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Mood Disorders: Emotions as Illness

24 September, 2015 - 11:06


  1. Summarize and differentiate the various forms of mood disorders, in particular dysthymia, major depressive disorder, and bipolar disorder.
  2. Explain the genetic and environmental factors that increase the likelihood that a person will develop a mood disorder.

The everyday variations in our feelings of happiness and sadness reflect ourmood, which can be defined as the positivor negativfeelings that are in the background of our everyday experiences. In most cases we are in a relatively good mood, and this positive mood has some positive consequences—it encourages us to do what needs to be done and to make the most of the situations we are in (Isen, 2003). 1 When we are in a good mood our thought processes open up, and we are more likely to approach others. We are more friendly and helpful to others when we are in a good mood than we are when we are in a bad mood, and we may think more creatively (De Dreu, Baas, & Nijstad, 2008). 2 On the other hand, when we are in a bad mood we are more likely to prefer to be alone rather than interact with others, we focus on the negative things around us, and our creativity suffers.

It is not unusual to feel “down” or “low” at times, particularly after a painful event such as the death of someone close to us, a disappointment at work, or an argument with a partner. We often get depressed when we are tired, and many people report being particularly sad during the winter when the days are shorter. Mood (or affective) disorders are psychological disorders in which the persons mood negativelinfluences his or her physical, perceptual, social, and cognitive processes. People who suffer from mood disorderstend to experience more intense—and particularly more intense negative—moods. About 10% of the U.S. population suffers from a mood disorder in a given year.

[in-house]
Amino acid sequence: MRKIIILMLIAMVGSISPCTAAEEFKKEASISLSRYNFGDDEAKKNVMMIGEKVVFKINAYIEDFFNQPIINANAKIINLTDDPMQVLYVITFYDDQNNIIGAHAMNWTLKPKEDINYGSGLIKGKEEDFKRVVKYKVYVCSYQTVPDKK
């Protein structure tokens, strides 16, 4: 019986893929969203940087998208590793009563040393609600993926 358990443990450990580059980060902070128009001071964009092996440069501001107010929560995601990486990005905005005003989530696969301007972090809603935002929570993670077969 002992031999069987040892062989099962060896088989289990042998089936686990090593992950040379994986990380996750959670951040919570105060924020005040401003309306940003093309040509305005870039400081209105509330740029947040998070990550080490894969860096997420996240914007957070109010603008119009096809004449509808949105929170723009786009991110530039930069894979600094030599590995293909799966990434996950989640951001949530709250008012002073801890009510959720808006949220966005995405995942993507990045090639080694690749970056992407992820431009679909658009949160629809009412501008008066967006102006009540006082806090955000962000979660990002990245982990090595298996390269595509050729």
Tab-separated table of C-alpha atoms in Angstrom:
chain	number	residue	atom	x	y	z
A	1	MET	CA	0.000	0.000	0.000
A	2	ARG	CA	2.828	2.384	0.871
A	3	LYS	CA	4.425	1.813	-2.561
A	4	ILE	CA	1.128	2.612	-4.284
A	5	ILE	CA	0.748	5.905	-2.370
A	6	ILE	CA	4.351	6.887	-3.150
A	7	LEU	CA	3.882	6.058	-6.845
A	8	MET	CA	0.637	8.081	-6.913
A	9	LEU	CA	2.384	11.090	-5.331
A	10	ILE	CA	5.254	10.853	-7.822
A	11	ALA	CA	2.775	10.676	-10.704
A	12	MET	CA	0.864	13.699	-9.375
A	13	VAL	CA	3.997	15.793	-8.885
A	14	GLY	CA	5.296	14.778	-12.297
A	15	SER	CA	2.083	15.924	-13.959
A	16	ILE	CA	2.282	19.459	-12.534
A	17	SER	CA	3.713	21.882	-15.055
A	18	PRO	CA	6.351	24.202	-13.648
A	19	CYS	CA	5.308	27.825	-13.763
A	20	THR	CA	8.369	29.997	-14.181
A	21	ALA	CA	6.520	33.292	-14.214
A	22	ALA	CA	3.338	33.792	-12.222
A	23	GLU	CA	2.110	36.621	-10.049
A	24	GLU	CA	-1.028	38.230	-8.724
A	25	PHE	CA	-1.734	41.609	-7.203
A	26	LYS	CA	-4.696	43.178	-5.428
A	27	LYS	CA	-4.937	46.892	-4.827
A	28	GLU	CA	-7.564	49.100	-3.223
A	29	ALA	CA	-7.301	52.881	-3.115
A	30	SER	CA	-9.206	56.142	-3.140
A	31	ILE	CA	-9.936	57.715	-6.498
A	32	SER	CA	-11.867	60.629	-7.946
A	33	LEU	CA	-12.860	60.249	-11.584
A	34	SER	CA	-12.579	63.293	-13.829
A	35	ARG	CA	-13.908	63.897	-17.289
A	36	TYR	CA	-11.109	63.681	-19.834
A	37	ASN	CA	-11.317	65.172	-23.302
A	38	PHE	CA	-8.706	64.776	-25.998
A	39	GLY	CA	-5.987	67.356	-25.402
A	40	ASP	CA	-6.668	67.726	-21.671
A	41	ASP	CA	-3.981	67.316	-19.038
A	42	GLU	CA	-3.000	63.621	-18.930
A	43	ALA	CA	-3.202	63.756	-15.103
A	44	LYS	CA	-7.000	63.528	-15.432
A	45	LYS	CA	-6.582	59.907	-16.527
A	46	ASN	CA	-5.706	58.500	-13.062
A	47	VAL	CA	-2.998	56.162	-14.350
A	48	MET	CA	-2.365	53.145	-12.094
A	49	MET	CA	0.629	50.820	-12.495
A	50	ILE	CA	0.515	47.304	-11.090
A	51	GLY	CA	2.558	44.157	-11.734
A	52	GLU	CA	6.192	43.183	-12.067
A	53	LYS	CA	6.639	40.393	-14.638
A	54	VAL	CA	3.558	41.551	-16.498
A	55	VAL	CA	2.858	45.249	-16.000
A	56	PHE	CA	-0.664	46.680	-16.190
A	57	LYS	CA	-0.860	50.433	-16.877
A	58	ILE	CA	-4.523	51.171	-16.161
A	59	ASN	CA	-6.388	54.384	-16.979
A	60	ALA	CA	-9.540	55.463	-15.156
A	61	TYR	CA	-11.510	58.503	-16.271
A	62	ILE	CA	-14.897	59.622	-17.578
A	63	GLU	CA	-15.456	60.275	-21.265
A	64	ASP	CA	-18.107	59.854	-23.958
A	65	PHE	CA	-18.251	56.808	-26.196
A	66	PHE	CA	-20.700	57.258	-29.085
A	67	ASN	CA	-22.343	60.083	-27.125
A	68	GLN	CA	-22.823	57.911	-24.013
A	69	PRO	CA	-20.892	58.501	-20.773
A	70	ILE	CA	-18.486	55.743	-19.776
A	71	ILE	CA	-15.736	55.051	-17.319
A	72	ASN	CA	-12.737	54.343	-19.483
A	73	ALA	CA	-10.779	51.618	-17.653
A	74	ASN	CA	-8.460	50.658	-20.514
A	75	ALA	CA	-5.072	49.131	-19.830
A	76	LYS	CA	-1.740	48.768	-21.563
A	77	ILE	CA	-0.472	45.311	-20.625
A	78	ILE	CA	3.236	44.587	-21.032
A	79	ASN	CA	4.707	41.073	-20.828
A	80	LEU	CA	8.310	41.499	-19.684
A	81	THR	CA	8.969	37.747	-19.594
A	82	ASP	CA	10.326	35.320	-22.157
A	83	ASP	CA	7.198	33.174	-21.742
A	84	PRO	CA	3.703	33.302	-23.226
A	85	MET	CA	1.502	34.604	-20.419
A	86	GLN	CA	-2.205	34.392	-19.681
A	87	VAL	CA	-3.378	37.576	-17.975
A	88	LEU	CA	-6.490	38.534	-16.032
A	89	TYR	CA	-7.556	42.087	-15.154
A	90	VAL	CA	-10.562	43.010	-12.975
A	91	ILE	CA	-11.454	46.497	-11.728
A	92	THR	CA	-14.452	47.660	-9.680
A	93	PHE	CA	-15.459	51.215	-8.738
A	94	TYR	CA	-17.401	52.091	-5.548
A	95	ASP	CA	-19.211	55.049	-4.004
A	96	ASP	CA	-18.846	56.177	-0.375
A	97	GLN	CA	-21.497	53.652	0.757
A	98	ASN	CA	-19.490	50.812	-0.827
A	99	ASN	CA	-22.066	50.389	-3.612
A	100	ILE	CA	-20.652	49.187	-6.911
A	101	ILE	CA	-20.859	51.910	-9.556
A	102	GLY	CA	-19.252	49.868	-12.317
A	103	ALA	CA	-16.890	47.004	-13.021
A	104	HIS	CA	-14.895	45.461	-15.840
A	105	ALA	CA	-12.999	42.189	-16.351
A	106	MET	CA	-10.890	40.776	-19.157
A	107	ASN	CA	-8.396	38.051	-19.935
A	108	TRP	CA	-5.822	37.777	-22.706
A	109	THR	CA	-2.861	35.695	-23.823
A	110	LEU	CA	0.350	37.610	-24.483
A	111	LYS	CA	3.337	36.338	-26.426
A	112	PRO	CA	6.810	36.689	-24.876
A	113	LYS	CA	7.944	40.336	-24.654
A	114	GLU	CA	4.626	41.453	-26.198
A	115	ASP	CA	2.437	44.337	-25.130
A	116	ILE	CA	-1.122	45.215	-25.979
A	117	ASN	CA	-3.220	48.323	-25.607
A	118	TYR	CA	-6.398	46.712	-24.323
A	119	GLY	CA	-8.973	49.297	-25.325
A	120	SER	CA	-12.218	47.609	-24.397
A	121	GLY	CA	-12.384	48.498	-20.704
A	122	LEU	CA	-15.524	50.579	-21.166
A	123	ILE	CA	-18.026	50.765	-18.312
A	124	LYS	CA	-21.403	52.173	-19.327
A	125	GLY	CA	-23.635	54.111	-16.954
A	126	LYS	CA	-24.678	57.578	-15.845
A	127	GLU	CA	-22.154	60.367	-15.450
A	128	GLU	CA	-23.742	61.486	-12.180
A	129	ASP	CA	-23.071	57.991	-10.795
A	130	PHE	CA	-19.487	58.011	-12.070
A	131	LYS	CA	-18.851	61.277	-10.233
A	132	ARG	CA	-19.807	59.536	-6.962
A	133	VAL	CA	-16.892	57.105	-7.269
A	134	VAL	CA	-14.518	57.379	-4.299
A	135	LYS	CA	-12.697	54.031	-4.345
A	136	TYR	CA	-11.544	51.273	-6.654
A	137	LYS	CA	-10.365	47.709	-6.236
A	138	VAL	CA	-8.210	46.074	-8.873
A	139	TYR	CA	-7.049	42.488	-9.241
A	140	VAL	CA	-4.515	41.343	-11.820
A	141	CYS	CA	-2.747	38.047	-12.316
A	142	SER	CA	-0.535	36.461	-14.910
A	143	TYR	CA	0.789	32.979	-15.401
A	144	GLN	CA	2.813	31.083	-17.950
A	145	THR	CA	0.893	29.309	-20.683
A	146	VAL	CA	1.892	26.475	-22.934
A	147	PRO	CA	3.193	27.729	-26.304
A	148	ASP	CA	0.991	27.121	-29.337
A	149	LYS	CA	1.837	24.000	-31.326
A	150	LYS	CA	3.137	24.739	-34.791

The most common symptom of mood disorders is negative mood, also known as sadness or depression. Consider the feelings of this person, who was struggling with depression and was diagnosed with major depressivdisorder:

Ididnt want to facanyone;Ididnt want to talkto anyone. Ididnt really want to do anything for myself…I couldnt sit down for a minute really to do anything that took deeconcentration…It was likhad big huge weights on my legs and I was trying to swim and just kept sinking. And I’d get a little bit of air, just enough to survivand then Id go bacdown again. It was just constantly, constantly just fighting, fighting, fighting, fighting, fighting. (National Instituteof Mental Health, 2010) 3

Mood disorders can occur a t any age, and the median age of onset is 32 years (Kessler, Berglund, Demler, Jin, & Walters, 2005). 4 Recurrence of depressive episodes is fairly common and is greatest for those who first experience depression before the age of 15 years. About twice as many women suffer from depression than do men (Culbertson, 1997). 5This gender difference is consistent across many countries and cannot be explained entirely by the fact that women are more likely to seek treatment for their depression. Rates of depression have been increasing over the past years, although the reasons for this increase are not known (Kessler e t al., 2003). 6

As you can see below, the experience of depression has a variety of negative effects on our behaviors. In addition to the loss of interest, productivity, and social contact that accompanies depression, the person’s sense of hopelessness and sadness may become so severe that he or she considers or even succeeds in committing suicide. Suicide is the 11th leading cause of death in the United States, and a suicide occurs approximately every 16 minutes. Almost all the people who commit suicide have a diagnosable psychiatric disorder at the time of their death (American Association of Suicidology, 2010; American Foundation for Suicide Prevention, 2007; Sudak,2005). 7

Behaviors Associated with Depression

  • Changes in appetite; weight loss or gain
  • Difficulty concentrating, remembering details, and making decisions
  • Fatigue and decreased energy
  • Feelings of hopelessness, helplessness, and pessimism
  • Increased use of alcohol or drugs
  • Irritability, restlessness
  • Loss of interest in activities or hobbies once pleasurable, including sex
  • Loss of interest in personal appearance
  • Persistent aches or pains, headaches, cramps, or digestive problems that do not improve with treatment
  • Sleep disorders, either trouble sleeping o r excessive sleeping
  • Thoughts of suicide o r attempts at suicide